The guns don’t have recoil, but they are still decently heavy. My arms were starting to get tired by the time we made it to the end of the game, but that might have been because I was an idiot and was holding my gun up for most of the game, instead of letting my arms rest while the next level was loading. Since there’s no running allowed, cardio fitness isn’t that important, but I think you should be comfortable crouching while holding a gun, as there are sections of the game where you need to use cover in order to avoid getting hit. For that reason, I’m glad I didn’t wear jeans. Be prepared to sweat, as the packs are heavy! They clean the packs between games, so they don’t have that icky sweaty feeling like you can get at some laser tag places, but I guess the venue is also fairly new (seems like they opened mid-2015), so that might be another reason.
I didn’t feel sick once during the game, and I felt sick playing games like Half-Life and The Stanley Parable. I felt like the focus on the lens wasn’t the best, I could definitely see, especially the things that were close, but it did make shooting at the raiders a little tough at some points, as I was squinting at something in the distance, and it was only after shooting it and seeing blood spurt out that I realised I had hit something. But 95% of the time, I didn’t really have any issues.
Oh, I should have put this in the feedback form, but I forgot. I guess it would have been nice to have different classes. I don’t think a medic is really necessary, as dying isn’t that bad. If you die, your avatar drops to the ground, and you turn into a white ghost (Intern Daniel is right, I really am a gweilo) for 10 seconds, during which you can’t shoot, but you can still move. You lose 1000 points form your score for every death, but other than that, it’s not a big deal.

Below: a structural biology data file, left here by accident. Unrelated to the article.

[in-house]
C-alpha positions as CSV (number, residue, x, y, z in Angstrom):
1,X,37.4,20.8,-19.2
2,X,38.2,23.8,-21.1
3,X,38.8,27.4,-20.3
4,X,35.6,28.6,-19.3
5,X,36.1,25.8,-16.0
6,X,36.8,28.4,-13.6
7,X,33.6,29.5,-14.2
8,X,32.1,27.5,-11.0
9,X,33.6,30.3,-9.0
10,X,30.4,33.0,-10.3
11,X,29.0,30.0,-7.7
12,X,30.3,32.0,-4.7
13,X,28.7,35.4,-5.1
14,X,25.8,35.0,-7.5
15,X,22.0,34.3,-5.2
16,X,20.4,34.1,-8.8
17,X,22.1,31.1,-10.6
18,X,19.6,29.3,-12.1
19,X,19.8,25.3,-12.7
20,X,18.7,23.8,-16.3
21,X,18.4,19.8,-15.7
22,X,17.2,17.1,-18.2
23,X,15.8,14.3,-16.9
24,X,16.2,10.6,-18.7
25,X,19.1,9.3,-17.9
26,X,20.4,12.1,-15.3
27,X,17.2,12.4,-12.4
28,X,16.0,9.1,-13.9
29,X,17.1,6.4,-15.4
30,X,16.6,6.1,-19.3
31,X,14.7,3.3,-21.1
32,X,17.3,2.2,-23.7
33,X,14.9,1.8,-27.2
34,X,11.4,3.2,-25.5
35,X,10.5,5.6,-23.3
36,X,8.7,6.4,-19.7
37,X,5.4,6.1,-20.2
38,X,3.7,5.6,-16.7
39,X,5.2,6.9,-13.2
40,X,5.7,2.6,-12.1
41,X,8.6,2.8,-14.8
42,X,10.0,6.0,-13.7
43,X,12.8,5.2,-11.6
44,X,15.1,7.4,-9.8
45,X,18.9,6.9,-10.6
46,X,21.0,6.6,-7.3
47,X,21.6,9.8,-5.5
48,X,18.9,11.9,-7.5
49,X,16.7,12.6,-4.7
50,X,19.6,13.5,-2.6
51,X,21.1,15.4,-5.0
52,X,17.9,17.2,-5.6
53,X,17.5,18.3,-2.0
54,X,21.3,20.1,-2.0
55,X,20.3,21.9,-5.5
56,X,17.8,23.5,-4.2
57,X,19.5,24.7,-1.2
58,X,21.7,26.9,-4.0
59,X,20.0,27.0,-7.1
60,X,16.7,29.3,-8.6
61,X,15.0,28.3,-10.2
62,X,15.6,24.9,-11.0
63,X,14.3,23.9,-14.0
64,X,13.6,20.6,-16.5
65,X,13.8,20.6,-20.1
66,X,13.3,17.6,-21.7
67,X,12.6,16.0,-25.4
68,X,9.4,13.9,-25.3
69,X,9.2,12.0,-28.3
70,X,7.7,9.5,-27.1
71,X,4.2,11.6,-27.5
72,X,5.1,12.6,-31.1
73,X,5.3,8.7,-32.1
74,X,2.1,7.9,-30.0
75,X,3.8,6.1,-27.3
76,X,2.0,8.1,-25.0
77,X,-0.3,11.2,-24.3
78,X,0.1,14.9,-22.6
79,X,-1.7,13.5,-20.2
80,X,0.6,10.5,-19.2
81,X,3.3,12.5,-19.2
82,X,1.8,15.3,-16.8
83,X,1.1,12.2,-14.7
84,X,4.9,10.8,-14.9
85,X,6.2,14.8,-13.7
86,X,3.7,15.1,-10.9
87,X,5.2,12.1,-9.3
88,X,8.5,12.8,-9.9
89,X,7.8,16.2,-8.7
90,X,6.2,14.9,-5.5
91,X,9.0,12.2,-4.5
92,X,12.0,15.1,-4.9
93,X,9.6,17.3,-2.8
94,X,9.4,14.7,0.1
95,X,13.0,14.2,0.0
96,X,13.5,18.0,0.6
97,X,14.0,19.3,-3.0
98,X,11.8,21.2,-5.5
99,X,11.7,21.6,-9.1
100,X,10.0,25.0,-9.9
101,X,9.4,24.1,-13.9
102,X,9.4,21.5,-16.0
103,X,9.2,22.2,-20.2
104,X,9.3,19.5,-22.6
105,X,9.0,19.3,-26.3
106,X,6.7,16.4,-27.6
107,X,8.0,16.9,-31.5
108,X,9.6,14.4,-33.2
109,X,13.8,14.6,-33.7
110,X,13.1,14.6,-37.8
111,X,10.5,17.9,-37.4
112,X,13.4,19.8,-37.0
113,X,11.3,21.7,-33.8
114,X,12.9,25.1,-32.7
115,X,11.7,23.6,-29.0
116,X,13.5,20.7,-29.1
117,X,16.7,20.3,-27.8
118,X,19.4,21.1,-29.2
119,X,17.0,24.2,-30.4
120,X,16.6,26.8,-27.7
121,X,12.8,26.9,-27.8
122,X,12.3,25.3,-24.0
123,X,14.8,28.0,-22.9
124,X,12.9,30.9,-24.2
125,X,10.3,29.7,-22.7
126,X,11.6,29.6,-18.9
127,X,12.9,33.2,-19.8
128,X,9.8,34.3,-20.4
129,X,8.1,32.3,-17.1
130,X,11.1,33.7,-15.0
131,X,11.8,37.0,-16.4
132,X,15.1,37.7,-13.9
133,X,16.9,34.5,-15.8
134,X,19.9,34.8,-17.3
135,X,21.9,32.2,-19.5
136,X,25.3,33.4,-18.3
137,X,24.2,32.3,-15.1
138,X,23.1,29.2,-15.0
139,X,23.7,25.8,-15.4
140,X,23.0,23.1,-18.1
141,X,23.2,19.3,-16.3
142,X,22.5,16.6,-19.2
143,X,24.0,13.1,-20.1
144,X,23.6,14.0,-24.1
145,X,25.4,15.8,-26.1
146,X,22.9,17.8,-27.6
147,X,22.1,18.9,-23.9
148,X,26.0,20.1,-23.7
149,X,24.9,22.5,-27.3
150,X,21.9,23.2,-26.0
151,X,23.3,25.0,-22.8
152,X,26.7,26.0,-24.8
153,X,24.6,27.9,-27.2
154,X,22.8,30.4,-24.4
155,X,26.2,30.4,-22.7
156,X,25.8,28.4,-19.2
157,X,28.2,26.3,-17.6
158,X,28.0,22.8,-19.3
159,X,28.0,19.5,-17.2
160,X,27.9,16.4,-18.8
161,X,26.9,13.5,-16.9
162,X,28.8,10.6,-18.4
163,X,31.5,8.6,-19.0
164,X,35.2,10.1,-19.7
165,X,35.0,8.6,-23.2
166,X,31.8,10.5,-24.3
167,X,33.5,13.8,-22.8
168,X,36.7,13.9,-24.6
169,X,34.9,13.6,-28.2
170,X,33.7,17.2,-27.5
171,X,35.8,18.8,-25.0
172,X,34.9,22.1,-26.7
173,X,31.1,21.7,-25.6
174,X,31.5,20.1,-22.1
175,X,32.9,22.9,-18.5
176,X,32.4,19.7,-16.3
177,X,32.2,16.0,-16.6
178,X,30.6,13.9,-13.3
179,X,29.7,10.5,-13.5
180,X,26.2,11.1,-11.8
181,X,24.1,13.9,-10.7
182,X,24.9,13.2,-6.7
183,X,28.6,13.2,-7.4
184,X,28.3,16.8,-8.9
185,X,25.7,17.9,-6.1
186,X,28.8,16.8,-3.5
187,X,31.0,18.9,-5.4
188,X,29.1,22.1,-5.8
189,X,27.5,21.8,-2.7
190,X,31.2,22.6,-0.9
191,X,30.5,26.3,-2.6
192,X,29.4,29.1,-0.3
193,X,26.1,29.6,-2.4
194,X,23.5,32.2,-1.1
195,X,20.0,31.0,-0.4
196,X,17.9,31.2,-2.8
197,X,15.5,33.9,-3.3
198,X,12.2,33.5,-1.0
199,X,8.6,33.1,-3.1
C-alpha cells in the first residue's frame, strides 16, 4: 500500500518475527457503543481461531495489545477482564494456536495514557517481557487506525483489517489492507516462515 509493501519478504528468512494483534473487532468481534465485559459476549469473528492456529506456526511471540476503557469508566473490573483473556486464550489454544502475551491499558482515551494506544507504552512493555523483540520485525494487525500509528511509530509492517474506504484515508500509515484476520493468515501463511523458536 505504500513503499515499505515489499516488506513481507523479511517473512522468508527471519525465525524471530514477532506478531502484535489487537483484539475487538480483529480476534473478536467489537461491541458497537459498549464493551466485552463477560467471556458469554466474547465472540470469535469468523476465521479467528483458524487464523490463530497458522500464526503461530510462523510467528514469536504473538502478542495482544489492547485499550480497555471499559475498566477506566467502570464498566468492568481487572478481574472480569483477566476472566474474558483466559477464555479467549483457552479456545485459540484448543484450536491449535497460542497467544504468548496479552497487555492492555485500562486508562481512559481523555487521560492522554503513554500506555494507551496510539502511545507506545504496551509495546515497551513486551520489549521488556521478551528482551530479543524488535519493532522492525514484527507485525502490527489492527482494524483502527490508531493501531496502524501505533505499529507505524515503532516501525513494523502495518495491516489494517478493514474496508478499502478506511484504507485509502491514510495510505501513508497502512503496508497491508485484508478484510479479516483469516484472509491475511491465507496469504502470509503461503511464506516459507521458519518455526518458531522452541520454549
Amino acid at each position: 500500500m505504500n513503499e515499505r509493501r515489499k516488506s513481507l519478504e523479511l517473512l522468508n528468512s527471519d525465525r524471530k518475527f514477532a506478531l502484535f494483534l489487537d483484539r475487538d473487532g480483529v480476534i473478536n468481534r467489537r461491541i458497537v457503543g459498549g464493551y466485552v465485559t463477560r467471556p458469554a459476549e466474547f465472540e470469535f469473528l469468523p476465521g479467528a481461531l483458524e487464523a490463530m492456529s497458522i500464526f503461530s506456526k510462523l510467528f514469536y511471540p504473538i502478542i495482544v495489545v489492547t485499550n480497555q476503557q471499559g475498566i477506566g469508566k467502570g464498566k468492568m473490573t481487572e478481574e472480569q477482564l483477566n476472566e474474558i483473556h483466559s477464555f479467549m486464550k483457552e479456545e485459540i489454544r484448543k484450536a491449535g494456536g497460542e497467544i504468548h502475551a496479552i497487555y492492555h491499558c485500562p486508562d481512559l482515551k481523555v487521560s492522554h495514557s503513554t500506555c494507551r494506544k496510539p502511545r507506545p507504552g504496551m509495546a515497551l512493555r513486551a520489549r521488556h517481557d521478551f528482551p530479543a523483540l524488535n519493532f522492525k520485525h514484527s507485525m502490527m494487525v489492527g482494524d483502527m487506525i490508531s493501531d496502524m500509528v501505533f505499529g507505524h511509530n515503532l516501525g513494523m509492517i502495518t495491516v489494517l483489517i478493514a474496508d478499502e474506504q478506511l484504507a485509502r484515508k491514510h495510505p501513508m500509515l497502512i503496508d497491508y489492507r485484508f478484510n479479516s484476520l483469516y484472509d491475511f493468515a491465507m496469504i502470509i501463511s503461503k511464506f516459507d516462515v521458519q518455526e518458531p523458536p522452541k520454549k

I just thought it’d be nice to have different classes to suit the different playstyles. I feel like Sphericus and I preferred to stand back and shoot. Both Rekisu and Rich said they liked going in front – Rich ended up picking up the flamethrower. 0/ and \0 seemed to like running around and dying… Nah, I think they were the ones who did most of the objectives.
I really enjoyed the experience. At $88 per person, for ~45 minutes, it does feel a bit pricey, but it was great fun. We were a group of 6, but we were told that you can just book yourself in for a session and let other randoms book as well, so it’s something you can still do if you don’t have 5 other friends who want to play. I think it’d be more enjoyable with people you know, as there was a lot of silly banter coming through the headset.
They have other modes available, including a survival style mode, which includes building up a barricade to survive against a horde, and another one set in space. As they’re both shorter, they are bundled together in a single session.